Today, I’m looking at movable chord shapes on the 3 thinnest strings.  These shapes are really useful when:-

  • you want to create high versions of chords to fill out/add higher voicing to the sound of the lower open chords
  • you want more control over the sound – it’s easy to mute and dampen the chords when all notes are fretted
  • you want to create funky, choppy rhythm guitar parts, in the style of Nile Rogers or John Frusciante, to name just two.

The most common shapes for these chords derive from the standard D, A and E chords.  First, let’s look at D.

Here’s standard D (no 4th, 5th and 6th strings used).  The lowest fret used in the this shape is the 2nd fret, so this shape can be described as based on the 2nd fret.

Slide all three fingers up one fret, and you get D sharp or E flat. This is based on the 3rd fret.

Base the shape on the 4th fret and you get E

Here are all the possible chords you get with this shape.  I’ve gone as far as the 17th fret – it gets a bit cramped after that!  Column 1 shows the fret on which the chord is based, and column 2 shows the resulting chord:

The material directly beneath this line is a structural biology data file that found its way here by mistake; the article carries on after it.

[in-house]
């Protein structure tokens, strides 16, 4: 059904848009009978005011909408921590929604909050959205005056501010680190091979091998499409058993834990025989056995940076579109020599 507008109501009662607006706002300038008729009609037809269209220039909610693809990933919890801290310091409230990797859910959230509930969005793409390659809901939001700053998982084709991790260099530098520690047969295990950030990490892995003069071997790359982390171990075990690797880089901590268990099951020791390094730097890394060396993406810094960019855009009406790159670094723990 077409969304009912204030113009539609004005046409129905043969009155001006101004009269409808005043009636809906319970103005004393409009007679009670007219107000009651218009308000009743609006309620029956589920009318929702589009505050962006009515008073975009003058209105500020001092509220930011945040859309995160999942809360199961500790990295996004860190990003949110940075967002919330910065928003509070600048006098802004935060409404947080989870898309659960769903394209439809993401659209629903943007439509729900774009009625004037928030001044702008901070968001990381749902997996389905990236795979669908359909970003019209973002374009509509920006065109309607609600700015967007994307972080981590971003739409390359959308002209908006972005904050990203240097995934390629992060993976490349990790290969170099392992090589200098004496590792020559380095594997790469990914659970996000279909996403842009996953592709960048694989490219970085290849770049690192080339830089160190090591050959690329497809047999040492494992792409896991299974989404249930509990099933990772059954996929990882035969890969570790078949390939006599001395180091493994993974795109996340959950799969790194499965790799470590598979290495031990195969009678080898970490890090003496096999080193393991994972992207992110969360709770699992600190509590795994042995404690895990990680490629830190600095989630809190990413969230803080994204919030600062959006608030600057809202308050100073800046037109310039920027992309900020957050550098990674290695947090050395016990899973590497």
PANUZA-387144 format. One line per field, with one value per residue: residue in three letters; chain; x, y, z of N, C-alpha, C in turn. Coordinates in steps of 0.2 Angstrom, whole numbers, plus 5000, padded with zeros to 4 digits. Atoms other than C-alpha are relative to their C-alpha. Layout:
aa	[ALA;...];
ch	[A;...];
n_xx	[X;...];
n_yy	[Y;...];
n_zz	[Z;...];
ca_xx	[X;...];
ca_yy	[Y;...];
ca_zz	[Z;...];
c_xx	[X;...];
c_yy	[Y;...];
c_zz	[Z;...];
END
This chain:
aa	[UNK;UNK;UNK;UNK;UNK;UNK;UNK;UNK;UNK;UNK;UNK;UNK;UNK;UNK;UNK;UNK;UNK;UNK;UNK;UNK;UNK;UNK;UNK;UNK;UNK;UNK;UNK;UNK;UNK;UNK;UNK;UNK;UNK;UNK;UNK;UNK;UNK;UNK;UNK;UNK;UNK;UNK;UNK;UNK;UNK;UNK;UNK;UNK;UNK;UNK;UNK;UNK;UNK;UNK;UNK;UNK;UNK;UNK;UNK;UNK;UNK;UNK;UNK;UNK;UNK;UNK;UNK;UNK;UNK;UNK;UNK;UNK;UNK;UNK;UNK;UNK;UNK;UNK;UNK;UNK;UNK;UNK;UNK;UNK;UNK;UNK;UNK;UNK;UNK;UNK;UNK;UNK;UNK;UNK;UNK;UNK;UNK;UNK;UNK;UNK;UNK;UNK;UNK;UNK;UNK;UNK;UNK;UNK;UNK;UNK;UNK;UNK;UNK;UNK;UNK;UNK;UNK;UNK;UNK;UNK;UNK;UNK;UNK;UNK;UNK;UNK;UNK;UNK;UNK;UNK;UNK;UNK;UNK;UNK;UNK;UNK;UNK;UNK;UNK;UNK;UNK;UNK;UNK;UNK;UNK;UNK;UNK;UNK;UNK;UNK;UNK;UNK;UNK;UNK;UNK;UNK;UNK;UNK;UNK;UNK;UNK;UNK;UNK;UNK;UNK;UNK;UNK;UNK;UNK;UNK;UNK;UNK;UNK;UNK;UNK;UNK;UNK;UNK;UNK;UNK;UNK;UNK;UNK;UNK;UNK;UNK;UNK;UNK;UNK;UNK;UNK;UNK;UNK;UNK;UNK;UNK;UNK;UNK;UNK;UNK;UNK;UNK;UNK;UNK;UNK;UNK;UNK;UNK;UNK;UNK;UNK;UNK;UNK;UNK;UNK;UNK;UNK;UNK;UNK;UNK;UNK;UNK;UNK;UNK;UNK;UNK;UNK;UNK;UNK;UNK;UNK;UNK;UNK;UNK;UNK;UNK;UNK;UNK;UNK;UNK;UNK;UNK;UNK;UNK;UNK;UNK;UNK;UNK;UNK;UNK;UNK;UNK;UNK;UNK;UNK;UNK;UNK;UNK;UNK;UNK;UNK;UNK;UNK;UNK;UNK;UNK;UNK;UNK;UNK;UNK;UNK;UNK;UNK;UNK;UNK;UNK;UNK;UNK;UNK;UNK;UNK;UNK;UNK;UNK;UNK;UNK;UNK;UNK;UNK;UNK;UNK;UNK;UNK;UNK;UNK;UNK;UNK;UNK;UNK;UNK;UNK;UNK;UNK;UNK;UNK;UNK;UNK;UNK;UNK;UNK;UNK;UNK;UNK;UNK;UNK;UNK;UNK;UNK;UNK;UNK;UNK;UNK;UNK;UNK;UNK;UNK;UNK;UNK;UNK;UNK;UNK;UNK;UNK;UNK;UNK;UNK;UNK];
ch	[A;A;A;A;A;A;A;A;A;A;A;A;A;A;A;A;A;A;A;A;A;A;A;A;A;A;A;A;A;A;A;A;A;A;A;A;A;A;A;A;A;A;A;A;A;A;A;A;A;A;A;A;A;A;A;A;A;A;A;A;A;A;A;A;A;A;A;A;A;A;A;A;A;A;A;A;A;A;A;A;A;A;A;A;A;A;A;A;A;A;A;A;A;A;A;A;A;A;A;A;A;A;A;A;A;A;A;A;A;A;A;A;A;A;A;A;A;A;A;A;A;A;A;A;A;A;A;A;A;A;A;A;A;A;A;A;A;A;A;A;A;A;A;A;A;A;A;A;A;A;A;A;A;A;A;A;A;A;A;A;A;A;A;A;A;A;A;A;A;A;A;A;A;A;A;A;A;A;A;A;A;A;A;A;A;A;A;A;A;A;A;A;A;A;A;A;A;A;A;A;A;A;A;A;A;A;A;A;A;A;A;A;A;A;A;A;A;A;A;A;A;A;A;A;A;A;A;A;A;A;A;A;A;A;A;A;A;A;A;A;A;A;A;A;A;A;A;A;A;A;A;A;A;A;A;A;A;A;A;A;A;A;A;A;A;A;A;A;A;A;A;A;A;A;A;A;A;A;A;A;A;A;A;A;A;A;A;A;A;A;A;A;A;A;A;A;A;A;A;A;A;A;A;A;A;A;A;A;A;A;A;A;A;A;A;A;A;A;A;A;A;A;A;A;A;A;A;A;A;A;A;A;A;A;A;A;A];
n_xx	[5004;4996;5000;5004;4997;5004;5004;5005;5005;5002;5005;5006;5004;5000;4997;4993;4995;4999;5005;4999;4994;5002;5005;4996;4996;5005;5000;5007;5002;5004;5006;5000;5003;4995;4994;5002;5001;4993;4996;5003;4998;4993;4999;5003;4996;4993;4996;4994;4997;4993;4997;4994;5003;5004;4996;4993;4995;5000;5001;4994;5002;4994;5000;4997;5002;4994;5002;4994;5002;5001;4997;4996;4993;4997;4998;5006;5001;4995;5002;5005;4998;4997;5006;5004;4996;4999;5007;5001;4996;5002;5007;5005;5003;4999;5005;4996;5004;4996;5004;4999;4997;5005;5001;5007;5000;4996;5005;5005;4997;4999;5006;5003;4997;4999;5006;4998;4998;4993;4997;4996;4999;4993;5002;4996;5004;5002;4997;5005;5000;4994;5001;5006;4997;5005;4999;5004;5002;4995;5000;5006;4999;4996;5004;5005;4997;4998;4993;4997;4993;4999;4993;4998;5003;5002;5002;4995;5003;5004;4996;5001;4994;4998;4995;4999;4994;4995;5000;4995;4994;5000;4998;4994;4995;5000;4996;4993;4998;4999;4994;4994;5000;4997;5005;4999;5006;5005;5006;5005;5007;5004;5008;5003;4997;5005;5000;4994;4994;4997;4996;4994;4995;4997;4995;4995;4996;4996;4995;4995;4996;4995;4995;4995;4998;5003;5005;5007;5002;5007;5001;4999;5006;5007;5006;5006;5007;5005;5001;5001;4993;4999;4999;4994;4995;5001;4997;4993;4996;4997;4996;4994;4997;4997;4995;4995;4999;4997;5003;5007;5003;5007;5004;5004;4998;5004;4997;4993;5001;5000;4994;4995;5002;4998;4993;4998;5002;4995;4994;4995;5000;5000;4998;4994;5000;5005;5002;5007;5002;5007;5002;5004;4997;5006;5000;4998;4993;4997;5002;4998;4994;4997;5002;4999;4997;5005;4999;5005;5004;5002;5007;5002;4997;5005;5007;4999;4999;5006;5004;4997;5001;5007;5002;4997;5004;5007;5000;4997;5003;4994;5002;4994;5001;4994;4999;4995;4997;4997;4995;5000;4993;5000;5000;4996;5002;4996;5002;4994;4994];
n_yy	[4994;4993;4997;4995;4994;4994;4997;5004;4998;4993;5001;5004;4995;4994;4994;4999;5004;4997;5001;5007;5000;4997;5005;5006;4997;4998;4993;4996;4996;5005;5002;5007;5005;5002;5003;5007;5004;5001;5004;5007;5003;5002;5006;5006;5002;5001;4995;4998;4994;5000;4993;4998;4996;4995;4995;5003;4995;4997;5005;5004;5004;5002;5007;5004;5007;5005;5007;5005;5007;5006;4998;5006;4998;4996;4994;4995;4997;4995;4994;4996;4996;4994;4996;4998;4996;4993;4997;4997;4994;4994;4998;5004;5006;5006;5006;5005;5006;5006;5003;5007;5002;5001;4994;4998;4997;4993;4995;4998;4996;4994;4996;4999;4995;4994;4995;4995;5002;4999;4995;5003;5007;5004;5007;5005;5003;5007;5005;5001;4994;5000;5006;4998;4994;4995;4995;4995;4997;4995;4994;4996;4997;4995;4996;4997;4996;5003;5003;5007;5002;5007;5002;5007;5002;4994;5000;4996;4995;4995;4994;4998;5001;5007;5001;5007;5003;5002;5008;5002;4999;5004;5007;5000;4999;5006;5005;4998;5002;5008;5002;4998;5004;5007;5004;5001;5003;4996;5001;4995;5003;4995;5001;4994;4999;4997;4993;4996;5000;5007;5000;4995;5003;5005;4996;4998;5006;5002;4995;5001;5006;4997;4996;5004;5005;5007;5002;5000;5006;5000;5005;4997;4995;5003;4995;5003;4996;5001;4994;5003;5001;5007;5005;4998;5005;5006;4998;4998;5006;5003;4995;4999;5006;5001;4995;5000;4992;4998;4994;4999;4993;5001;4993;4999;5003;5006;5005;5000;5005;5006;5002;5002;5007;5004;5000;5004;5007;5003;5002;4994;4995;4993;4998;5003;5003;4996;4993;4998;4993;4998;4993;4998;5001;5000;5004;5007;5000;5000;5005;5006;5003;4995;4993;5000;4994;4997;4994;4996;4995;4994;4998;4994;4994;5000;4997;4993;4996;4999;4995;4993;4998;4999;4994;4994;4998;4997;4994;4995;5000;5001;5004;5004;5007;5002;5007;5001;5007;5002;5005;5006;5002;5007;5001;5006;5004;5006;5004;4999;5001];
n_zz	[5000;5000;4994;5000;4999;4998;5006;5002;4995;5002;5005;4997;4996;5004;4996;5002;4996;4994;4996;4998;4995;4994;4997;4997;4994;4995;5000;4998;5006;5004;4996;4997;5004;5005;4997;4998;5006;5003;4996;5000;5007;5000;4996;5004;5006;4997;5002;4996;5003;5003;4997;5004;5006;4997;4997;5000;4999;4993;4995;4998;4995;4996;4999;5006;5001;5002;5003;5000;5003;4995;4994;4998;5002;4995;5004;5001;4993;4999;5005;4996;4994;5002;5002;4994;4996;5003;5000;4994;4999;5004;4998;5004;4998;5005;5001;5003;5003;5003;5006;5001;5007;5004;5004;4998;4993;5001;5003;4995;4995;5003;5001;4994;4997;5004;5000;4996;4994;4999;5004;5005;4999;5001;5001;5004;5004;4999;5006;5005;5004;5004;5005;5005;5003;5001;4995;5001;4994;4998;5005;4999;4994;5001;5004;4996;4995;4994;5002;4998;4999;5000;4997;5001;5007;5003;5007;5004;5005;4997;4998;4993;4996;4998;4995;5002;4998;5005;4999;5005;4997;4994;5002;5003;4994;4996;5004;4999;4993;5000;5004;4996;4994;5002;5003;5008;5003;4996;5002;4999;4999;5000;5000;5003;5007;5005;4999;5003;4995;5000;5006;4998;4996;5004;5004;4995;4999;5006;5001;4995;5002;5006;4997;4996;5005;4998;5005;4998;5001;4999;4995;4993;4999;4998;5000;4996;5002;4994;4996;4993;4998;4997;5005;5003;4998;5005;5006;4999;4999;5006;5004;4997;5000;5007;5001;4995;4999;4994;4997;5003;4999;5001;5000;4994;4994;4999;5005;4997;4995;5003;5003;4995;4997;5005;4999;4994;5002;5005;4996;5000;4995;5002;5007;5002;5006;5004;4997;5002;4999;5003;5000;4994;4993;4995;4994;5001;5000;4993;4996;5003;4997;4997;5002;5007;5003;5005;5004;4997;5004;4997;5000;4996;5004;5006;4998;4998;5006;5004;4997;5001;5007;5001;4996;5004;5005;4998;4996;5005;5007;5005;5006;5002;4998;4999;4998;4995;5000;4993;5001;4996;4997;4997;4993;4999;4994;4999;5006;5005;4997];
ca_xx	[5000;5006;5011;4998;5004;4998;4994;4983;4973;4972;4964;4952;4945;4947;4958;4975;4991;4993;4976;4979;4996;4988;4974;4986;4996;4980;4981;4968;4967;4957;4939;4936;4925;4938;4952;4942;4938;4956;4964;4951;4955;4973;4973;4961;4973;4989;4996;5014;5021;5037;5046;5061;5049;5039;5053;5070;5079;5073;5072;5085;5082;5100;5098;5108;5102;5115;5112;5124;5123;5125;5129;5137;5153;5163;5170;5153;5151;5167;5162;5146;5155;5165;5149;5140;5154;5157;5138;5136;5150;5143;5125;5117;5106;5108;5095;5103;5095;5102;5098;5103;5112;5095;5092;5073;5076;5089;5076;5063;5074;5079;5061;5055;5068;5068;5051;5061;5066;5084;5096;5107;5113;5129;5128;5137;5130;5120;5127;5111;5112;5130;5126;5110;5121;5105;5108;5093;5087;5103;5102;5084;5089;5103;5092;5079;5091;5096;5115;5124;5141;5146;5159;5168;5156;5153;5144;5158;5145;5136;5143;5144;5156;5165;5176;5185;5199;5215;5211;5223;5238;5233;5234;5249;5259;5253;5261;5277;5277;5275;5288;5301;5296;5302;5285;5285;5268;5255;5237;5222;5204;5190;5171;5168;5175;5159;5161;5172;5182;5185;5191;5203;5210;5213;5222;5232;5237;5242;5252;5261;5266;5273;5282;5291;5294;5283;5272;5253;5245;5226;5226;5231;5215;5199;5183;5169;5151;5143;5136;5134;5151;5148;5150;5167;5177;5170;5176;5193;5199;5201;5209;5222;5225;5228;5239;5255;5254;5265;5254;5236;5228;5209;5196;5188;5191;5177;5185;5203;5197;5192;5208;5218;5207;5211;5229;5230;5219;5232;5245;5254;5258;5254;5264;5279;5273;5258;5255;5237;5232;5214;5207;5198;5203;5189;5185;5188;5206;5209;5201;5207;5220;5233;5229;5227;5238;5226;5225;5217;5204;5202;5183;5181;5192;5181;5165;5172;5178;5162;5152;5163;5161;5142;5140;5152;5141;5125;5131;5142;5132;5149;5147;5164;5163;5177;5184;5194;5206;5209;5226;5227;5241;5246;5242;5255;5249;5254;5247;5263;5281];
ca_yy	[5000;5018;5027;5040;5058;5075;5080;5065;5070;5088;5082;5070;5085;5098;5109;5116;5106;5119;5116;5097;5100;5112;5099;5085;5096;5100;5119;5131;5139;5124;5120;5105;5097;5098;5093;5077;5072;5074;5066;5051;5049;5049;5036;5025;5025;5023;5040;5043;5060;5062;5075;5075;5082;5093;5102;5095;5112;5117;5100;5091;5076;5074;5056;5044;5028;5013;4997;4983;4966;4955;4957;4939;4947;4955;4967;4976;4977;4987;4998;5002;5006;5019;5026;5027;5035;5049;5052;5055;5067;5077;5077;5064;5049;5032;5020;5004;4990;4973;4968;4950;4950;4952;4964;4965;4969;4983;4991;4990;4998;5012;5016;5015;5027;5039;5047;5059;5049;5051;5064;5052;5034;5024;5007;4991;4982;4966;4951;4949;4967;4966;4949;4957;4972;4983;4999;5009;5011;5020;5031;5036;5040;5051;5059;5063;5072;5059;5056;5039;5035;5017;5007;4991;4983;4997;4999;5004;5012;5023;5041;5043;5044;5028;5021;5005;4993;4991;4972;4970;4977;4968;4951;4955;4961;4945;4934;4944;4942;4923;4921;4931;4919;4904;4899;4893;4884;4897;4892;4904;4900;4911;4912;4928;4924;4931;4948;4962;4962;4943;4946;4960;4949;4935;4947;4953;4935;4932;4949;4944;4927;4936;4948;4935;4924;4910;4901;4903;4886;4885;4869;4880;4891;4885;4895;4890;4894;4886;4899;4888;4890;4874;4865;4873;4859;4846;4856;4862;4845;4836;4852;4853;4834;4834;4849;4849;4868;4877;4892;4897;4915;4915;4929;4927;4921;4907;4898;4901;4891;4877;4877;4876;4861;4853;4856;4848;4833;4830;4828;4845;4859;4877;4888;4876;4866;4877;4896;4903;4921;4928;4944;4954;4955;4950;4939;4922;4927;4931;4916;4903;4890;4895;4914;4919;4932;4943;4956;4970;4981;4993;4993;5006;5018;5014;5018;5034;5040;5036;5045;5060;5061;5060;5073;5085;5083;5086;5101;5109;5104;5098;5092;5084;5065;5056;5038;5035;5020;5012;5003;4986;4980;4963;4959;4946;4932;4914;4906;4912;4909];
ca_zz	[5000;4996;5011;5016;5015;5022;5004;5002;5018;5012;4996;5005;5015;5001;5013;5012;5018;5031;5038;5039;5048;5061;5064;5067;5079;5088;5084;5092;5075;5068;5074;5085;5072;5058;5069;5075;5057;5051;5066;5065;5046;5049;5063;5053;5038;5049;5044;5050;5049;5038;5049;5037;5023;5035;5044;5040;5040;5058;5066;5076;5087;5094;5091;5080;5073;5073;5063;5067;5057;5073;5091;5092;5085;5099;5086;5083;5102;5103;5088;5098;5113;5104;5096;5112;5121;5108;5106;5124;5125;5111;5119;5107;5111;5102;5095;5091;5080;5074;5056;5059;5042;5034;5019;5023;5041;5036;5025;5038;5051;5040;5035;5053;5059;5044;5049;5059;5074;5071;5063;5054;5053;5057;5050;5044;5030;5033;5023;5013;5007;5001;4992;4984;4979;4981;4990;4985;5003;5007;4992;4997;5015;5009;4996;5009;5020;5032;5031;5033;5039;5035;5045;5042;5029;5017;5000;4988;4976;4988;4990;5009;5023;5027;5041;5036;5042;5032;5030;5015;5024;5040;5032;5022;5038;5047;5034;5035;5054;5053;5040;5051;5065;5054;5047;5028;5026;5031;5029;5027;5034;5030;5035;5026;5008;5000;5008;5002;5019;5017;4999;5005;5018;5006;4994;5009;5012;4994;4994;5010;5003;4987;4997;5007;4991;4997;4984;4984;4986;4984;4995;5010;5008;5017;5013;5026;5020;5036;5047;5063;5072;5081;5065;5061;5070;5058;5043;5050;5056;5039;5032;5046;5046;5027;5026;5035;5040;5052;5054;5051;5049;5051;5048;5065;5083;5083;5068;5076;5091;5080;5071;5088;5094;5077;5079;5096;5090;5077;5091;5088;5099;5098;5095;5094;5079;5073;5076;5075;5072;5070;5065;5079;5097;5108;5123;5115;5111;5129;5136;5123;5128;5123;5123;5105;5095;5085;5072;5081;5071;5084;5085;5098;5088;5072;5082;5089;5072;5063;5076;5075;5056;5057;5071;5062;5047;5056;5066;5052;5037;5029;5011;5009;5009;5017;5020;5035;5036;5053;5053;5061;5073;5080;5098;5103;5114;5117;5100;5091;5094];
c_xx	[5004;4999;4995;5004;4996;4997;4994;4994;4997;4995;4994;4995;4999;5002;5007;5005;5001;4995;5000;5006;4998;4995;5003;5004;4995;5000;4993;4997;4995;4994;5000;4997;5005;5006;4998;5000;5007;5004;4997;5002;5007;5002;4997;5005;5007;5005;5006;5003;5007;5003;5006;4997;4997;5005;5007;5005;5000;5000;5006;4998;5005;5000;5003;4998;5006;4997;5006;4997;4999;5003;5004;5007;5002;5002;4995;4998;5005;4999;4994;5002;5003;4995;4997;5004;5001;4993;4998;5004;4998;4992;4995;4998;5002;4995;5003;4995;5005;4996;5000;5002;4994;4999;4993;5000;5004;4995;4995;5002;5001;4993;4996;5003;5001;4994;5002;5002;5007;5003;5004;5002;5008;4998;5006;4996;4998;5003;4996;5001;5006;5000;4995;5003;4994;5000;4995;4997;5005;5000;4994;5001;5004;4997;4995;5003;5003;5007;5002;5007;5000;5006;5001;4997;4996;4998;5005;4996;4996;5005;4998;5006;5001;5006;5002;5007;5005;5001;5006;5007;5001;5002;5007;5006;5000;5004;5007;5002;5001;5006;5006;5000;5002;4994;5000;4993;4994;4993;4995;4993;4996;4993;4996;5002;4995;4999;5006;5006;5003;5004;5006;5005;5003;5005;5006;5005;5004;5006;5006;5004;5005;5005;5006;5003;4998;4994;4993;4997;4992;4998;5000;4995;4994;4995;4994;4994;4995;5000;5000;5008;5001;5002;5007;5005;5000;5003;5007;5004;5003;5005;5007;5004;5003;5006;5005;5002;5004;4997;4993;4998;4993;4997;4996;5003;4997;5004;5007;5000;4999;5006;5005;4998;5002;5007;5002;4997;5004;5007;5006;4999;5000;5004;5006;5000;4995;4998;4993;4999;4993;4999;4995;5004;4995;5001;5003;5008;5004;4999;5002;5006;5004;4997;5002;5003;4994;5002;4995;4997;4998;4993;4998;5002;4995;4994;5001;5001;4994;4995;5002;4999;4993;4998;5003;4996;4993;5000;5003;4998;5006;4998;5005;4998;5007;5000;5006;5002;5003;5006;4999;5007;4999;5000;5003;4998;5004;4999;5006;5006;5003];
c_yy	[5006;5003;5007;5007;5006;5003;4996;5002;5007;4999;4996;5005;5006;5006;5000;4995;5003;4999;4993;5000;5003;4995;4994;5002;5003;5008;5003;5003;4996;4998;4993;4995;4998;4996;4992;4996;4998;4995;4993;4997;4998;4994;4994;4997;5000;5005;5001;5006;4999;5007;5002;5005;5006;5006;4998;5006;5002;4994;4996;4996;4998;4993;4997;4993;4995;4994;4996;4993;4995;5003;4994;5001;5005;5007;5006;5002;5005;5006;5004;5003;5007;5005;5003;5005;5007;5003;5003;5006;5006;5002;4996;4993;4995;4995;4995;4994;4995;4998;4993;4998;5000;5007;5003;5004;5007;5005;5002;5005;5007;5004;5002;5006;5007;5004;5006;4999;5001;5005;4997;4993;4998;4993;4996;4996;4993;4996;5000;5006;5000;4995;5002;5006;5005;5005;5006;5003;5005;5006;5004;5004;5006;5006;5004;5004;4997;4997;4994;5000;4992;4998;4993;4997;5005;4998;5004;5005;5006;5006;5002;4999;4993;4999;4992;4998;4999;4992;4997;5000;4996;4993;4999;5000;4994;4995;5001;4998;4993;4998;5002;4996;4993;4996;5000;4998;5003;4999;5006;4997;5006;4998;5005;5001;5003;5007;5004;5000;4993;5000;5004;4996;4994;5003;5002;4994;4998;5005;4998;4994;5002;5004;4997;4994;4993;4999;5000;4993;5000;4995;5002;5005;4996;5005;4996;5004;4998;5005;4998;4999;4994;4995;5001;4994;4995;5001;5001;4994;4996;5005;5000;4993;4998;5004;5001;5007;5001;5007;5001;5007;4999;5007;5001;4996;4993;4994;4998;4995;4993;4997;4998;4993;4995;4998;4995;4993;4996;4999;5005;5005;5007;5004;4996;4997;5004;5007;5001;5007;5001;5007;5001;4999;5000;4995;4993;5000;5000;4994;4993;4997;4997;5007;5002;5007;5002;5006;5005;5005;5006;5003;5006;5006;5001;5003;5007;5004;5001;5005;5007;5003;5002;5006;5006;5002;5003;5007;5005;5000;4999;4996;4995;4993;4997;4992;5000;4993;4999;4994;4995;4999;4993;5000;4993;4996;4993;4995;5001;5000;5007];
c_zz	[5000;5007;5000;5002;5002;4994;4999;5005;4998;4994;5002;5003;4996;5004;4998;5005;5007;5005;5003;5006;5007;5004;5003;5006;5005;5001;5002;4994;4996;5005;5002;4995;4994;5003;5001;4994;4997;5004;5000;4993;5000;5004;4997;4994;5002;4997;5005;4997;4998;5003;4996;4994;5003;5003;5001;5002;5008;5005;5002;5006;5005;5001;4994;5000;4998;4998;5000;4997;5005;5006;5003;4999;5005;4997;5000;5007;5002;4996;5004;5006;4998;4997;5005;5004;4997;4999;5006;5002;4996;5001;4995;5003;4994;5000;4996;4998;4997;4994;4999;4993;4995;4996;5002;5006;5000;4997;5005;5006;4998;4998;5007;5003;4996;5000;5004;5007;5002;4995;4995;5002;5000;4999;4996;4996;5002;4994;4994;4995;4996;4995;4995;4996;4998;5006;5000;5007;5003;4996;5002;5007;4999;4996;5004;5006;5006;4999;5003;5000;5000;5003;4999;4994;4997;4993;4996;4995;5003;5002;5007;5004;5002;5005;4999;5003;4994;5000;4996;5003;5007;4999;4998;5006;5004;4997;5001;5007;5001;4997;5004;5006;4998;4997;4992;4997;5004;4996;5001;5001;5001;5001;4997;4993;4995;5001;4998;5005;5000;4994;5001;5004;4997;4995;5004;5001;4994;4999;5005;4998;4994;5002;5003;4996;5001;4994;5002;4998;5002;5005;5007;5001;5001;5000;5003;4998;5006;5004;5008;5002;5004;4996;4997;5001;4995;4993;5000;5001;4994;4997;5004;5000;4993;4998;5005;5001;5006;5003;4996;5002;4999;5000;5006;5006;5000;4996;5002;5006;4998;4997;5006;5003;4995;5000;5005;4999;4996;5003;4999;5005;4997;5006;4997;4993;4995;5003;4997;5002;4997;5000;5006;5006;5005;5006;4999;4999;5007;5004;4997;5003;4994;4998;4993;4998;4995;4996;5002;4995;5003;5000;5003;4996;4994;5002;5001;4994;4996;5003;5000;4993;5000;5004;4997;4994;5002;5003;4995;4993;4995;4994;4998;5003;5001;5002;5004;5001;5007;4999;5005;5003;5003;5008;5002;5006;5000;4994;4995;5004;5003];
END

When using these shapes, you won’t want to hear the three thicker strings (although sometimes it might sound good – there’s no rule against it).  The 4th (D) string is the most likely to be played accidentally, so a good rule is to have the first finger of the left hand lightly touching this string in order to muffle it.  This finger will still be pressing down the third (G) string note – it just needs to be in a position to rest against the 4th string, not pressing it down and not letting it ring out.

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